Are we missing the buck? - Frank Psaila and Justin Schembri
When the Malta Union of Teachers published the results of an internal survey conducted among its members, the Education Ministry was more concerned with its methodology than its findings. This survey revealed that approximately 90 per cent of teachers had to deal with aggressive behaviour from parents and students and the Union was thus requesting that concrete and realistic actions be taken – and fast – in order to make sure that the school environment was safe and secure, as expected.
The Nationalist Party issued a statement that addresses these shortcomings and the urgent need to find a solution to this problem, which is rather alarming since the educational environment should, first and foremost, be conducive to learning.
The survey by the Malta Union of Teachers cannot be viewed solely in terms of percentages which reveal a high level of violence and aggression, but must be tied with a previous study presented some months ago in which teachers expressed a desire to change jobs if they found an opportunity to work in an environment beyond the classroom. This study shows that only 18 per cent of teachers would remain in this profession regardless of the other opportunities presented to them. This, without any doubt, demonstrates the precarious conditions within which teachers have to work. They are not merely shortcomings due to a lack of resources but serious issues arising from social factors which develop beyond the school.
Clear proof that the government has lost all control of the educational sector
When replying to a parliamentary question raised by the Nationalist Party, another alarming statistic was revealed, confirming that the teaching profession is threatened in the long run. In 2018, the year in which the government’s Sectorial Agreement came to force, 57 teachers resigned despite the government’s assurance that it was tackling various misgivings in the sector. This is, by far, the highest rate in the past 10 years as it goes contrary to what was expected and reveals, therefore, that the problem is larger than it seems. During the first month of 2019, a further nine teachers resigned. This does not augur well during this year in which new changes are being introduced to the educational system.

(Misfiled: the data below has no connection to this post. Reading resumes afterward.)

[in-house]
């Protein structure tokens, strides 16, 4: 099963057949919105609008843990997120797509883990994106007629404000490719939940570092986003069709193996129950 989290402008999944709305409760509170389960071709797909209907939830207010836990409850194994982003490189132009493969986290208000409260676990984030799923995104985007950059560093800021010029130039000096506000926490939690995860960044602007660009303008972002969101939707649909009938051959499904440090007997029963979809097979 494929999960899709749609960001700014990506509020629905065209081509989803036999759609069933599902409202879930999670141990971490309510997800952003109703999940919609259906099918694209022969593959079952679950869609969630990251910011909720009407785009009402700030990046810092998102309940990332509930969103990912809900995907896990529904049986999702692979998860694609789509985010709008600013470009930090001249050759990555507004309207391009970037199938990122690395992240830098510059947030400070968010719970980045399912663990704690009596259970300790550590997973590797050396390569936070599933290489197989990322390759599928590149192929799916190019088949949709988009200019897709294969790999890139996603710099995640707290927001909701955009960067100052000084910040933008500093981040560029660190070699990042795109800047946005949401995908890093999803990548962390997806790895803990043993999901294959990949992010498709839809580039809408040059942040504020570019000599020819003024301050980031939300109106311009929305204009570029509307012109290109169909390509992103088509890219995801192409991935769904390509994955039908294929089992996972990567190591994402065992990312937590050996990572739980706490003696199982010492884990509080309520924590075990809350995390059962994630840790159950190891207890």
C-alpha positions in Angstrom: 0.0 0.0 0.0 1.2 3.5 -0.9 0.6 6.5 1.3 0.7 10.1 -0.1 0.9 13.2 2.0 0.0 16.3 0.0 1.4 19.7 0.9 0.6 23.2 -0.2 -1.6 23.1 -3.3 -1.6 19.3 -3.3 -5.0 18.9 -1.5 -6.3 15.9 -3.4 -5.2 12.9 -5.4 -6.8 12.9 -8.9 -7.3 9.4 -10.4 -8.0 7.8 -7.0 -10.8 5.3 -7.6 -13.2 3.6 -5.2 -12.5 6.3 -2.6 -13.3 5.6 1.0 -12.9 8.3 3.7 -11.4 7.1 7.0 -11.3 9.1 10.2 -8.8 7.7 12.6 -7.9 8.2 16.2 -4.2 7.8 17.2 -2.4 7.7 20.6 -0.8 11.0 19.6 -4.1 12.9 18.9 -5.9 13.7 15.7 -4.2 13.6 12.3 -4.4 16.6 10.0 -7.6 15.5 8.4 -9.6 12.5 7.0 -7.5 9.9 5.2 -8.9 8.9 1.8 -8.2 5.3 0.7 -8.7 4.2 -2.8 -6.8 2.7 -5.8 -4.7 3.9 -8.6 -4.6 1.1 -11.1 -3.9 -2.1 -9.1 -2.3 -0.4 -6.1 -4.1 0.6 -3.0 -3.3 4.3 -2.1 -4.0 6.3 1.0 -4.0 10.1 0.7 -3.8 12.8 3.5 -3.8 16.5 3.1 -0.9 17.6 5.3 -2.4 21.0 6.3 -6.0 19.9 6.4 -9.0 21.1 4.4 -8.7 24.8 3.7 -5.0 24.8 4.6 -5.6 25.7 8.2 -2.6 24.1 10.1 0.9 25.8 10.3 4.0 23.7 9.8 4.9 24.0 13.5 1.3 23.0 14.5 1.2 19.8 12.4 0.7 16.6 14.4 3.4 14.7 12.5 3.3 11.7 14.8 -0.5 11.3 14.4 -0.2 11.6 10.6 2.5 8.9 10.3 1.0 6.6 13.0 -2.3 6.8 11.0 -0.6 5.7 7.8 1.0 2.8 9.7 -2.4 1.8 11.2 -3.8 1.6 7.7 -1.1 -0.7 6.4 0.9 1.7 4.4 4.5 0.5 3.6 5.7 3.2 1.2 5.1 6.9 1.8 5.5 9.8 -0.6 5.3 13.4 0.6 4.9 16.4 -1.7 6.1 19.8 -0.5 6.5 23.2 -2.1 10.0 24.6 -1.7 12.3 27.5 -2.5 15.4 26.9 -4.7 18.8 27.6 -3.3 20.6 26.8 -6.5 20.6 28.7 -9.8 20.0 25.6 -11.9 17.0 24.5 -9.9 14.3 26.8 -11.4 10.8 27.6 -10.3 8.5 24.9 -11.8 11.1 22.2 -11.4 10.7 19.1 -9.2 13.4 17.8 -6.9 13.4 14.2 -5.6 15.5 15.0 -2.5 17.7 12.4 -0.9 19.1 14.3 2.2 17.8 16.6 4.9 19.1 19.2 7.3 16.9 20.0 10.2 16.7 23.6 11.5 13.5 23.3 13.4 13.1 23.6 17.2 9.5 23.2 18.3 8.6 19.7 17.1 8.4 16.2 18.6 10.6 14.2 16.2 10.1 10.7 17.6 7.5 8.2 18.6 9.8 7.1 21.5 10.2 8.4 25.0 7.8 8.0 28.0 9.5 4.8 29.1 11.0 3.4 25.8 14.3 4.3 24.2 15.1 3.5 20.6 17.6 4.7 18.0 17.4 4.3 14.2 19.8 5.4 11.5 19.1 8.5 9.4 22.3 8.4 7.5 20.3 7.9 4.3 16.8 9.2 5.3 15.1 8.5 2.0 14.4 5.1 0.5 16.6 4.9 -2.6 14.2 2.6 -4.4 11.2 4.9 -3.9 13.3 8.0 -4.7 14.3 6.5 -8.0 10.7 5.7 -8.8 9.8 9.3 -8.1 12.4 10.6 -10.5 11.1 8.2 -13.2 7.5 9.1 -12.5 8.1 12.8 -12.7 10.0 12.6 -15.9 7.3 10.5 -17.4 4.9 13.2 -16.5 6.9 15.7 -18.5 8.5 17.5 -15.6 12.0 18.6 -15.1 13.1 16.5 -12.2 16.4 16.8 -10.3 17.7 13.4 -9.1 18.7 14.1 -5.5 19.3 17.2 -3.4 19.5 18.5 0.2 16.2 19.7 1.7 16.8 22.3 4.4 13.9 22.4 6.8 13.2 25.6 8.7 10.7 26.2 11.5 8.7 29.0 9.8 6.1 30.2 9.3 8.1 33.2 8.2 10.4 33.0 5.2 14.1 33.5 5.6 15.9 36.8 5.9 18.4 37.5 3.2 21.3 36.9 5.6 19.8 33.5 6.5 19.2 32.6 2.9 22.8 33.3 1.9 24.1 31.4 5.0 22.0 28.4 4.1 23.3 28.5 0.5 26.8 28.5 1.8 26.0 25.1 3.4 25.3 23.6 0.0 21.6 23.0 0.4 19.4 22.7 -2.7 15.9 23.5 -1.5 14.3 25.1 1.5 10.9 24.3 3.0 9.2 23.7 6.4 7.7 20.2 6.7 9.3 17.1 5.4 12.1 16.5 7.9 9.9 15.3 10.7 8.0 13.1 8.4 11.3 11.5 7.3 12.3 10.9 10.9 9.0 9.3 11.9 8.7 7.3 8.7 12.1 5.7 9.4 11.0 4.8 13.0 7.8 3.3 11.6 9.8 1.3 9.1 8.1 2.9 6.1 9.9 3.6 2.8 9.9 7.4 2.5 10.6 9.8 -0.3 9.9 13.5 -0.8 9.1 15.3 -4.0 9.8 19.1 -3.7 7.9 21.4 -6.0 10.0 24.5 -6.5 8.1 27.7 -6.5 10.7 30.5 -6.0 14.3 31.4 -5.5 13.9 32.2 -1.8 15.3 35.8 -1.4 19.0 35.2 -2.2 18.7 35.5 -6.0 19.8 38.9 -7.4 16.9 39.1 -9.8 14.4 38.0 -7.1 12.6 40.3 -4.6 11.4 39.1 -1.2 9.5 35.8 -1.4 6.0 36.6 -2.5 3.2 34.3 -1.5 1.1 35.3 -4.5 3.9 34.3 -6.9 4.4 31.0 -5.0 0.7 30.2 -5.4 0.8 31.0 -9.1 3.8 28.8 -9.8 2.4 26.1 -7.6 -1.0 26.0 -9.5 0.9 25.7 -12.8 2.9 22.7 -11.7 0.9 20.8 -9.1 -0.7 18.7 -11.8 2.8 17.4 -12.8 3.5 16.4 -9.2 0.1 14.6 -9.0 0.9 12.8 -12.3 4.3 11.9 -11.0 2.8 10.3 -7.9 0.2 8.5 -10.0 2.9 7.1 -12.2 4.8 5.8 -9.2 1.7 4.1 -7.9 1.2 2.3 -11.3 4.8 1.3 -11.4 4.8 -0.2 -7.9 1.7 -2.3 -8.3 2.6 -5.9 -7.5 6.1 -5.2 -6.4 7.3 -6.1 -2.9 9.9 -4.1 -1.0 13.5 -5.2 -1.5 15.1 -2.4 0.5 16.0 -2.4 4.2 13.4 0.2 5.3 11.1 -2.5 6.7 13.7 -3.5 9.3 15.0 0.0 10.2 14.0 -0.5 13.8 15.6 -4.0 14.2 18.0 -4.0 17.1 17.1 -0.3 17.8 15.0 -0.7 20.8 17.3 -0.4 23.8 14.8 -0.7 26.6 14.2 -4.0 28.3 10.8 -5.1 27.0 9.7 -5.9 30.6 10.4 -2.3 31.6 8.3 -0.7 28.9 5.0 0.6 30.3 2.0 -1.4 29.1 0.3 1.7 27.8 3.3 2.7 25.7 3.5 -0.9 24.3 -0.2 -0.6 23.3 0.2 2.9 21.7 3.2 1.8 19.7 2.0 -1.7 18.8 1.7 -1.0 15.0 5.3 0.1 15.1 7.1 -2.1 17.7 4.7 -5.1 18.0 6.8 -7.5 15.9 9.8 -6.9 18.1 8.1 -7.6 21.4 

The Malta Union of Teachers has also expressed its concern at the fact that the government does not have the required number of teachers needed to teach 13 new subjects which will be introduced in the forthcoming scholastic year. This raises a number of questions related to the quality of teaching, particularly since the would-be teachers will get their training in the short period spanning from February to September.
Incidents similar to those which occurred at the Santa Klara Secondary College will continue putting off those who would be interested in taking up this profession. This type of attitude, aggression and violence against educators and students in Maltese schools needs to be condemned in no uncertain terms, and the government needs to ensure that schools provide a safe environment, not only for educators but more importantly for our children.
This can only happen if schools are equipped with the necessary human resources, including social workers, guidance teachers and a prefect of discipline for each college (at the moment, a prefect of discipline is shared between two colleges) in order to meet the challenges which every student (and their educators) have to deal with.
The lack of concrete strategy in this regard is clear proof that the government has lost all control of the educational sector, and this will have a deteriorating effect in the long term.
Justin Schembri is a PN candidate on the eighth district while Frank Psaila is a PN MEP candidate.
This is a Times of Malta print opinion piece